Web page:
Marsh Advisor: Earthquake Impact on Japan’s Nuclear Plants: Marsh’s Advisor publication provides a detailed overview of nuclear power plant events following the magnitude 9.0 earthquake off Japan. Eleven reactors at four sites in closest proximity were automatically or manually shut down per seismic emergency procedures.
Guy Carpenter Publishes New Insurers’ Guide to Succeeding Under Solvency II: Guy Carpenter & Company has released a special report, Succeeding under Solvency II - Pillar One: Capital Requirements. The paper is the first in a series of Guy Carpenter reports analyzing Solvency II and its attendant issues as they are finalized over the next several months.
Update: 9.0Mw Earthquake Strikes off Northeastern Japan: A powerful earthquake struck off the coast of northeastern Japan on March 11, causing severe shaking near the epicenter region and triggering a massive tsunami that devastated coastal communities. There are fears the death toll could exceed 10,000 people, according to reports. Widespread property damage has been reported across northern Japan despite the country boasting the strictest building standards in the world and damage at a nuclear facility in Fukushima has prompted fears of serious radioactive leaks. Early estimates issued by AIR Worldwide and EQECAT suggest insured losses could be between USD12 billion and USD35 billion. Both the U.S. Geological Survey (USGS) and the Japanese Meteorological Agency (JMA) have recently upwardly revised their measurements of the earthquake’s magnitude to 9.0, making it the fourth most powerful earthquake in the world since 1900 and the largest in Japan since modern instrumental recordings began 130 years ago.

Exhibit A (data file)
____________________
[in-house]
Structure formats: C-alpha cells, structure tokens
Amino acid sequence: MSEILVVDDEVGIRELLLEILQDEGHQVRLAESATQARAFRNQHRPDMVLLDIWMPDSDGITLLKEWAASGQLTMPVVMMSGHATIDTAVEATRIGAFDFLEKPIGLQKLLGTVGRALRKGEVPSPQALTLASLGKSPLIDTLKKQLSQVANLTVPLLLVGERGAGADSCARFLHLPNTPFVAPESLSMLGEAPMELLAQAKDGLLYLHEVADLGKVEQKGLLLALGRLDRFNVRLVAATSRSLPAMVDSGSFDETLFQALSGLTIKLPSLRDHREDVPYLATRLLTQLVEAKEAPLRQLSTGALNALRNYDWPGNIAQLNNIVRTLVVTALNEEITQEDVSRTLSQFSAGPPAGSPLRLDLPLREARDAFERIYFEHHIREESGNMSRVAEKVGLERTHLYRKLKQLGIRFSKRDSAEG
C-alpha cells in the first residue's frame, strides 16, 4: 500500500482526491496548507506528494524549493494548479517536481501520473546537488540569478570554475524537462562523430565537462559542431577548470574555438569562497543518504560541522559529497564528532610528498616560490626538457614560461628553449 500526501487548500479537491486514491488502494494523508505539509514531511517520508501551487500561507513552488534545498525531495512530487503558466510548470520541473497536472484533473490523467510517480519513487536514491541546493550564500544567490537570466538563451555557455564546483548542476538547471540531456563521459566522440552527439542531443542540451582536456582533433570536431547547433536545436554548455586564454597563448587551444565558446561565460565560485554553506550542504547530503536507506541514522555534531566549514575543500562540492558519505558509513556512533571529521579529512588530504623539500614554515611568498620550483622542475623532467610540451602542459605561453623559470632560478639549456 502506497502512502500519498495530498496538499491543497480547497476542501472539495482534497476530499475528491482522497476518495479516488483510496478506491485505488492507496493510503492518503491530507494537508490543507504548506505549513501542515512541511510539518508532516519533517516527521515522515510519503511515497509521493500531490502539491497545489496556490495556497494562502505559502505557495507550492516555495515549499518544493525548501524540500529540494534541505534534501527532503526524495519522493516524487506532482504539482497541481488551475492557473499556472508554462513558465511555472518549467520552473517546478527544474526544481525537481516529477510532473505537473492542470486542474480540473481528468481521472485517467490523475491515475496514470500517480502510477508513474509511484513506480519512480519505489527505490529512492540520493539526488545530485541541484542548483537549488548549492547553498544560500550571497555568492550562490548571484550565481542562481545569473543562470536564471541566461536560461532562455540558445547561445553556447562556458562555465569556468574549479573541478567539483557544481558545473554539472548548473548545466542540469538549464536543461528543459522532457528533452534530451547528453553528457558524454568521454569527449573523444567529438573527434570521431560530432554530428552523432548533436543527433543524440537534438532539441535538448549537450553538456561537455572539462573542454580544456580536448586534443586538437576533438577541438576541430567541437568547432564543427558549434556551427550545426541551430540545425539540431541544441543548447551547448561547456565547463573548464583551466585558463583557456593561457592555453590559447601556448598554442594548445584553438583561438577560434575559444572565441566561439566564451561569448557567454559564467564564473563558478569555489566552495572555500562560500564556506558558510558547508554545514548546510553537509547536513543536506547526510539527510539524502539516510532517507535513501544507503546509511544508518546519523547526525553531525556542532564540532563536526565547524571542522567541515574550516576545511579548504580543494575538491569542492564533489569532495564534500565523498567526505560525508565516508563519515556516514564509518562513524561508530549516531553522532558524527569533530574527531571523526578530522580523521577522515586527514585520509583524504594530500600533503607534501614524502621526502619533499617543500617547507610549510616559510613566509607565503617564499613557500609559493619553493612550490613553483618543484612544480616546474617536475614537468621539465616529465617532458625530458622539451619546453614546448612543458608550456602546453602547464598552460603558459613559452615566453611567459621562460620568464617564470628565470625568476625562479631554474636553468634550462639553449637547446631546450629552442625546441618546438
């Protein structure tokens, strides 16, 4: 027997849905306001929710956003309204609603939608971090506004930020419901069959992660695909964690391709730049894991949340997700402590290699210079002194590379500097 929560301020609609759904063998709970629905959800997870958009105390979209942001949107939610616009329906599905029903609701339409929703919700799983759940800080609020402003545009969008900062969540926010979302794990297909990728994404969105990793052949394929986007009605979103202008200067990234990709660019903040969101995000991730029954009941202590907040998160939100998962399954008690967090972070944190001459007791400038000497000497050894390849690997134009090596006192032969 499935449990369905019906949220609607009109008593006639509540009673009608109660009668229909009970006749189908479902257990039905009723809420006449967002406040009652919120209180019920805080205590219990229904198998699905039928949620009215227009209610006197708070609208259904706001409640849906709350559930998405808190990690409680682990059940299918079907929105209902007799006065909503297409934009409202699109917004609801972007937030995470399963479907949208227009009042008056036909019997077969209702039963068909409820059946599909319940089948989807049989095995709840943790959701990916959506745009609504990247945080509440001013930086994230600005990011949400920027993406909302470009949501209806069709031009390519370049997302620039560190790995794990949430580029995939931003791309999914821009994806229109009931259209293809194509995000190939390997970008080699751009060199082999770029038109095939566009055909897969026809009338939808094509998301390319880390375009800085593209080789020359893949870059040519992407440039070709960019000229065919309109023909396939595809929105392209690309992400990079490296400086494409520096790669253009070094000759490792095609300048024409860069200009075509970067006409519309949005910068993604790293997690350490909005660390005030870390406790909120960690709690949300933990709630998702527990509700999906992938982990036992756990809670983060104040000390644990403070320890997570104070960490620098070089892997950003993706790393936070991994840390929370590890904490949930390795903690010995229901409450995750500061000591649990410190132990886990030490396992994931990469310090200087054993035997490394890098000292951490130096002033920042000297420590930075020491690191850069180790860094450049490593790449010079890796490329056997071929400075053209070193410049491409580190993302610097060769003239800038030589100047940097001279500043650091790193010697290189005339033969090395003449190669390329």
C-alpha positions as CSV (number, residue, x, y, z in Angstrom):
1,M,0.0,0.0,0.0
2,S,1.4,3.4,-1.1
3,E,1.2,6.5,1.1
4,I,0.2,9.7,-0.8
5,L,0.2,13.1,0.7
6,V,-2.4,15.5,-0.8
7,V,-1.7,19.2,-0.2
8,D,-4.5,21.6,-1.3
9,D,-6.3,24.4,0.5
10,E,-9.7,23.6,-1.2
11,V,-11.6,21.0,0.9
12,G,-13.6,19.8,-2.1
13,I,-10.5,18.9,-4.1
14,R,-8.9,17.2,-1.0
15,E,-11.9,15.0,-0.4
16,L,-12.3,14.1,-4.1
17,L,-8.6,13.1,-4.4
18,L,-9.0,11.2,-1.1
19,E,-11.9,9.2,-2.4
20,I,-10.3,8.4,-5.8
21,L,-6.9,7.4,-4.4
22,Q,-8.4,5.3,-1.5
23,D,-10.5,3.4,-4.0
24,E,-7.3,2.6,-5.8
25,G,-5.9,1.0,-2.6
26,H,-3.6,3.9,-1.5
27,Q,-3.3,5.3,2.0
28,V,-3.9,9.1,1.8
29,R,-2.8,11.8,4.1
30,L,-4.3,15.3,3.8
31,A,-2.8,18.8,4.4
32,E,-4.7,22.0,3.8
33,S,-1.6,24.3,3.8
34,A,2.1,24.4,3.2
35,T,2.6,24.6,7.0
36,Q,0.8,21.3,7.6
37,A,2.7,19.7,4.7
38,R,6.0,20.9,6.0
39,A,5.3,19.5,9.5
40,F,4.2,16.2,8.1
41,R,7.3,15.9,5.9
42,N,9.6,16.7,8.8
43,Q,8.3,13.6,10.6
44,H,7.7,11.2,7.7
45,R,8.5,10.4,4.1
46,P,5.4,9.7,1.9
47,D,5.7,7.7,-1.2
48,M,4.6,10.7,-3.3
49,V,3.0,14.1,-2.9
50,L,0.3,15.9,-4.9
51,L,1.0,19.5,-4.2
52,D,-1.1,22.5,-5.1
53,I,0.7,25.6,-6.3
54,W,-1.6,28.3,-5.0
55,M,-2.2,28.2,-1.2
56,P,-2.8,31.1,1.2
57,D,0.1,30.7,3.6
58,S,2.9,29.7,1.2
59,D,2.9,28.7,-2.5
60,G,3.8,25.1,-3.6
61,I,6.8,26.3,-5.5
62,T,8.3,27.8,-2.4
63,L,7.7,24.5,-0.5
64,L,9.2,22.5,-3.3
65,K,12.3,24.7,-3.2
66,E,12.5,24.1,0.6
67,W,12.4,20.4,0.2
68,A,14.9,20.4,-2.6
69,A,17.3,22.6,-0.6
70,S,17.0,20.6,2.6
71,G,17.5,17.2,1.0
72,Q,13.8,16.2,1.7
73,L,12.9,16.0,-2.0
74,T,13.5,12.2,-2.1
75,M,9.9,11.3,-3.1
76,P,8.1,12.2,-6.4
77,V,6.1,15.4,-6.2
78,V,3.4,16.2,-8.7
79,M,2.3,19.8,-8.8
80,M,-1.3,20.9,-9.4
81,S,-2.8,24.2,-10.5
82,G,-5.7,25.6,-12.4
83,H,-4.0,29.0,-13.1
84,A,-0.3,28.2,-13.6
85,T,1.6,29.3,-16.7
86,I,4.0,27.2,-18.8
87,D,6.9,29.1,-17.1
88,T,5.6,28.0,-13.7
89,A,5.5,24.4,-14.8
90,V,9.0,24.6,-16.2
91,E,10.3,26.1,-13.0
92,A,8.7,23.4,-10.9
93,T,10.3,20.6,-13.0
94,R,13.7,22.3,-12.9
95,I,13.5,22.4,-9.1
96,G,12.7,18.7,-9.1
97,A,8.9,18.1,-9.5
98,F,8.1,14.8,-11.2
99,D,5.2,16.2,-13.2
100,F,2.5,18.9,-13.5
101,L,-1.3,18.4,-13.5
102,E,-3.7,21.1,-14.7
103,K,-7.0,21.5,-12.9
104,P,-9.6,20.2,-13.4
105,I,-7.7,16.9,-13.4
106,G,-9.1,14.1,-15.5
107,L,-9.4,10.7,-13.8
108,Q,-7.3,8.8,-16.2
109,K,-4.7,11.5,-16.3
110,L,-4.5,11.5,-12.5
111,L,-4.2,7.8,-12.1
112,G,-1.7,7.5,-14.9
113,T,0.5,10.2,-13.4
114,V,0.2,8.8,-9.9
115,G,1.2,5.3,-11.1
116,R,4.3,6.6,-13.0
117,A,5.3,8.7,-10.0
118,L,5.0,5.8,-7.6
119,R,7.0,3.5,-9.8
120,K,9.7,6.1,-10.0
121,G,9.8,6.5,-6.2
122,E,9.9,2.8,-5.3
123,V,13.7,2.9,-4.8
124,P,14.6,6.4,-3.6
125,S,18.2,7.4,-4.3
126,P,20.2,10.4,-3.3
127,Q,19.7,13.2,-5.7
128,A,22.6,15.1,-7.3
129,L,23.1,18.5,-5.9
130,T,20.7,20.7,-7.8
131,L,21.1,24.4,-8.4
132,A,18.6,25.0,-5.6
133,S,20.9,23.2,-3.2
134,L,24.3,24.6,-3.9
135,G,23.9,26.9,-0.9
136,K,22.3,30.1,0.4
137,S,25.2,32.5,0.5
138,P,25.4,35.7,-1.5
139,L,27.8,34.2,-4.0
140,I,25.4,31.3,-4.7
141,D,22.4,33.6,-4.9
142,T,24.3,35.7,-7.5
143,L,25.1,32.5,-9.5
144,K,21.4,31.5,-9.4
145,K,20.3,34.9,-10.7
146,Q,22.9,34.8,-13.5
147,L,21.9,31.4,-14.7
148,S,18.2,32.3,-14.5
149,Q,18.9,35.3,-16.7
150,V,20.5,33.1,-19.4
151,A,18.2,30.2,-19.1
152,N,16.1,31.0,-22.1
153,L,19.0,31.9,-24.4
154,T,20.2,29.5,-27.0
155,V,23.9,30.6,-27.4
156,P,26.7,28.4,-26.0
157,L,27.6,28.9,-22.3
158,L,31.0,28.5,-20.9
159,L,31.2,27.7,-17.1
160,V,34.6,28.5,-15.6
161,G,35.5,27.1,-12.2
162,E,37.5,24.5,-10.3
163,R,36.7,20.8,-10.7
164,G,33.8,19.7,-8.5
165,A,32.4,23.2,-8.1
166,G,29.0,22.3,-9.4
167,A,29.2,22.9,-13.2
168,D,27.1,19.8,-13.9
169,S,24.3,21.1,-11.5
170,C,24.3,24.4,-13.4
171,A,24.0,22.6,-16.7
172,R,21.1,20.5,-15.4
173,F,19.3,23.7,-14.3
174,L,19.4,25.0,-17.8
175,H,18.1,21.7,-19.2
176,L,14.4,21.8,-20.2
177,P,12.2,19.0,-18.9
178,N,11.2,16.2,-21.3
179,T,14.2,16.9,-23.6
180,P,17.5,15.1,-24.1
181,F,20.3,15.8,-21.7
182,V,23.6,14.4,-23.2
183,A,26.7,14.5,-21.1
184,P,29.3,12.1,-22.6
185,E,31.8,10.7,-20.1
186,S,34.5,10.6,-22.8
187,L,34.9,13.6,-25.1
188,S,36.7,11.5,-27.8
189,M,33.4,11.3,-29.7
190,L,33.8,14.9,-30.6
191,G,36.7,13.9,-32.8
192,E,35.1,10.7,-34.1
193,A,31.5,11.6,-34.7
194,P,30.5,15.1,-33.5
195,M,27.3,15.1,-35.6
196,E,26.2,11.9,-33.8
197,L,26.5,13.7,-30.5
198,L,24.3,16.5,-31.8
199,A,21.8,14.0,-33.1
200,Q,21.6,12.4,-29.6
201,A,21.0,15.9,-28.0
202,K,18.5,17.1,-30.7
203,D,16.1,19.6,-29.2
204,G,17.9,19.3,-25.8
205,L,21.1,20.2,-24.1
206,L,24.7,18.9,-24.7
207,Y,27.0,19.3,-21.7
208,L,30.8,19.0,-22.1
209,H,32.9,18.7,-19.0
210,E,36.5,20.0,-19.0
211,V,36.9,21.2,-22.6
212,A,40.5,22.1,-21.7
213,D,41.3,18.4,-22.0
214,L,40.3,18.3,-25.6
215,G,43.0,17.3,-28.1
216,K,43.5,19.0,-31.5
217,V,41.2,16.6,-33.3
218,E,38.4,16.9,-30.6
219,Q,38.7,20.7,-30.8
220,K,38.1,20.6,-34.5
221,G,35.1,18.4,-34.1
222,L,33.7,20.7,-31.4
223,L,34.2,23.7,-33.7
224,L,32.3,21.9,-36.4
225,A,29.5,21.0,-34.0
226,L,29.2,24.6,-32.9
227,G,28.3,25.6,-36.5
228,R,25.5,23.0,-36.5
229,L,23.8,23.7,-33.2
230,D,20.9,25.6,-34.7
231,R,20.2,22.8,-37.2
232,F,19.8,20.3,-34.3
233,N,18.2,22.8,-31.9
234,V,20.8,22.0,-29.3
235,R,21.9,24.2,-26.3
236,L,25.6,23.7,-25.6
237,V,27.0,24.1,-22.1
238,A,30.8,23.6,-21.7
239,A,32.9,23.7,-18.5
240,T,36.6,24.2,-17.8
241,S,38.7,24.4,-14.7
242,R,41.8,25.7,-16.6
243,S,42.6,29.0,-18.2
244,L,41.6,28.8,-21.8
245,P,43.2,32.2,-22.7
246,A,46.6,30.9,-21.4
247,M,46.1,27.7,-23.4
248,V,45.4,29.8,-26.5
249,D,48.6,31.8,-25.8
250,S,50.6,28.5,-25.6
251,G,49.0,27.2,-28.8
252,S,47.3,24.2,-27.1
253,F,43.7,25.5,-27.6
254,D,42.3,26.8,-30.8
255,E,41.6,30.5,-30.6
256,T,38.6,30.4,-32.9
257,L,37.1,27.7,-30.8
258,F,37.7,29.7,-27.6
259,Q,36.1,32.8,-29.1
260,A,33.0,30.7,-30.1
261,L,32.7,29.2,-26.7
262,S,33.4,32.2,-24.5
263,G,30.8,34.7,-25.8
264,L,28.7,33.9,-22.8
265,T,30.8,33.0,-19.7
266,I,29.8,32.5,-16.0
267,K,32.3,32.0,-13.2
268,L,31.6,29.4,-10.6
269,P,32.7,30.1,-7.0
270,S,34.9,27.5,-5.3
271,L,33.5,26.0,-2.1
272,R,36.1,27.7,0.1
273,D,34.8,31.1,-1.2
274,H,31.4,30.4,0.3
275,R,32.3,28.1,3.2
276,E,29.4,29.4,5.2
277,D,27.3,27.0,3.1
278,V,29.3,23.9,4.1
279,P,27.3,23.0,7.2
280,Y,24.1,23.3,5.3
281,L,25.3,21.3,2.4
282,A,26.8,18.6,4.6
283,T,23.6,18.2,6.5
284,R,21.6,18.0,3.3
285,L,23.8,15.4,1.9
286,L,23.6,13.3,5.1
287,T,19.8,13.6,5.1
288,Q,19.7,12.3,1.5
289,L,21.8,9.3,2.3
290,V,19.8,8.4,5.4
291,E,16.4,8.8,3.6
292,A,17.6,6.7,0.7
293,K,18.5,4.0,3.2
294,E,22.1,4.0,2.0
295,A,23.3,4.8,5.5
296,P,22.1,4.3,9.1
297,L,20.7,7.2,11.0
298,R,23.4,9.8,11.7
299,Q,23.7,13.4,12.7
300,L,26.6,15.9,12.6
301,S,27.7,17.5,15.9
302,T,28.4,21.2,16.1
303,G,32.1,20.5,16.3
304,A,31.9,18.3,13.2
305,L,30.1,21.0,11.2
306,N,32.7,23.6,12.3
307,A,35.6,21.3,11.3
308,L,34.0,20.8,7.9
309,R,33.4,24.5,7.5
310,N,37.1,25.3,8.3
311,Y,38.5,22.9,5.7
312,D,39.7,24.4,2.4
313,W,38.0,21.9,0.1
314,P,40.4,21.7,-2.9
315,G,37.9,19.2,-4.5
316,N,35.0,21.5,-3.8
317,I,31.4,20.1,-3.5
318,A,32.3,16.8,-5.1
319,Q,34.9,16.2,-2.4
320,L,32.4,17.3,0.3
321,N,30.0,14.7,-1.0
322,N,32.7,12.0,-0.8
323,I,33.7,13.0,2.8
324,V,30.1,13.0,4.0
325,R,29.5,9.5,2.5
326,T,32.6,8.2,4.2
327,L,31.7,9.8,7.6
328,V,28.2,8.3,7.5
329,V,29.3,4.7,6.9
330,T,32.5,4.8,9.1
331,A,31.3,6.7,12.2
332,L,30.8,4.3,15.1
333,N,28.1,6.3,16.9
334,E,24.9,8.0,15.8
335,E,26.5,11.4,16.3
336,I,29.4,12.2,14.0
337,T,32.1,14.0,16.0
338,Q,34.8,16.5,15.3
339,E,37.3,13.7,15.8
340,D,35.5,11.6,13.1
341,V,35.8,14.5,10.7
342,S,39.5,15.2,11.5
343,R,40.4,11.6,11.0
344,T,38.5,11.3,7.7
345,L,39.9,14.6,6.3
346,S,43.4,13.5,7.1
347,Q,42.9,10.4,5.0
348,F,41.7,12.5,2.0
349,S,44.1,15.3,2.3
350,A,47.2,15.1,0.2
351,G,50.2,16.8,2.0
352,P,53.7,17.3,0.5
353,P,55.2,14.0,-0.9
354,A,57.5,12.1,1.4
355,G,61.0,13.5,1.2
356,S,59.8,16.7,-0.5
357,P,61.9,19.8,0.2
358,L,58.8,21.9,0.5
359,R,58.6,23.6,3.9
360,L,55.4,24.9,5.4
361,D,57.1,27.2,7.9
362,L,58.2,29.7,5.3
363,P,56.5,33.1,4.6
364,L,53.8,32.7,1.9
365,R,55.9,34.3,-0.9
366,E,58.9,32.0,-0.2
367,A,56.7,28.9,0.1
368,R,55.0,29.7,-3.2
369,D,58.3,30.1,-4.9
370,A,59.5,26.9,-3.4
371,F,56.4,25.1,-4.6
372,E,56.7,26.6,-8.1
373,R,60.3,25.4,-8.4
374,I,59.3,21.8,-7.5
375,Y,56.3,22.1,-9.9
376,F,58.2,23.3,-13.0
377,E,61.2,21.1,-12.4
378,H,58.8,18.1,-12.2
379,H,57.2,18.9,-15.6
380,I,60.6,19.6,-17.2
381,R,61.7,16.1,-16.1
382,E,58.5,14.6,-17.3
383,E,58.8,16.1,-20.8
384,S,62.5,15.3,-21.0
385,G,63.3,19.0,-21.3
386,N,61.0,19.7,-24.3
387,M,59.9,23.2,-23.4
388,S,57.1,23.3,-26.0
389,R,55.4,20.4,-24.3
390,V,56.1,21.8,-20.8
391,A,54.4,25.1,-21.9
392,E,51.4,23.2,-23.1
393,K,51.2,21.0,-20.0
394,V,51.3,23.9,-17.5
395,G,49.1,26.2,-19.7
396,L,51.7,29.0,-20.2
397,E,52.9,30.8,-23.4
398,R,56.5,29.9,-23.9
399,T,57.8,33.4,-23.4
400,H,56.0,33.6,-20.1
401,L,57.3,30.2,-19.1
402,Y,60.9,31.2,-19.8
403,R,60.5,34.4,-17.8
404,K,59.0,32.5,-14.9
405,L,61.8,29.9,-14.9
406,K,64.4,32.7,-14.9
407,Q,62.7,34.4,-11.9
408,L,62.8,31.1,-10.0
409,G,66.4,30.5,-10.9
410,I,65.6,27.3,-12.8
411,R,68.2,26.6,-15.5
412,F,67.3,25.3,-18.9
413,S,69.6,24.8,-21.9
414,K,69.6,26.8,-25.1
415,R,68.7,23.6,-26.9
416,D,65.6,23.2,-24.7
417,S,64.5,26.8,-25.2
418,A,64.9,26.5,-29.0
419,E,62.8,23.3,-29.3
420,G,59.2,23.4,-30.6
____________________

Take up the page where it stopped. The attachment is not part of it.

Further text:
Chart Room: Solvency II Timeline: While the official implementation date for the Solvency II regime isn’t until January 2013, the process for defining and adopting these sweeping regulations is already well underway.
Risk Profile, Appetite, and Tolerance: Fundamental Concepts in Risk Management and Reinsurance Effectiveness: Prior to the recent turbulence in the financial markets, insurers and reinsurers were increasing their use of Enterprise Risk Management (ERM) to make risk and capital management decisions. While this was driven in part by rating agencies and regulators, many carriers began to recognize the value of metric-based frameworks and capital models in evaluating their portfolios.
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Creating Value by Integrating Risk Management with Capital Management and Overall Business Strategy: Enterprise Risk Management (ERM) enables an organization to integrate its risk management strategy with its capital and business strategies, ultimately improving the linkage between operational and financial decision making. ERM consists of four elements: identifying and managing critical risks; quantifying the impact of these risks on capital adequacy and earnings, setting risk appetite and tolerance, and embedding risk management into the strategic decision-making process. Several studies have shown that firms with stable results consistently create more value for stakeholders than those with volatile results.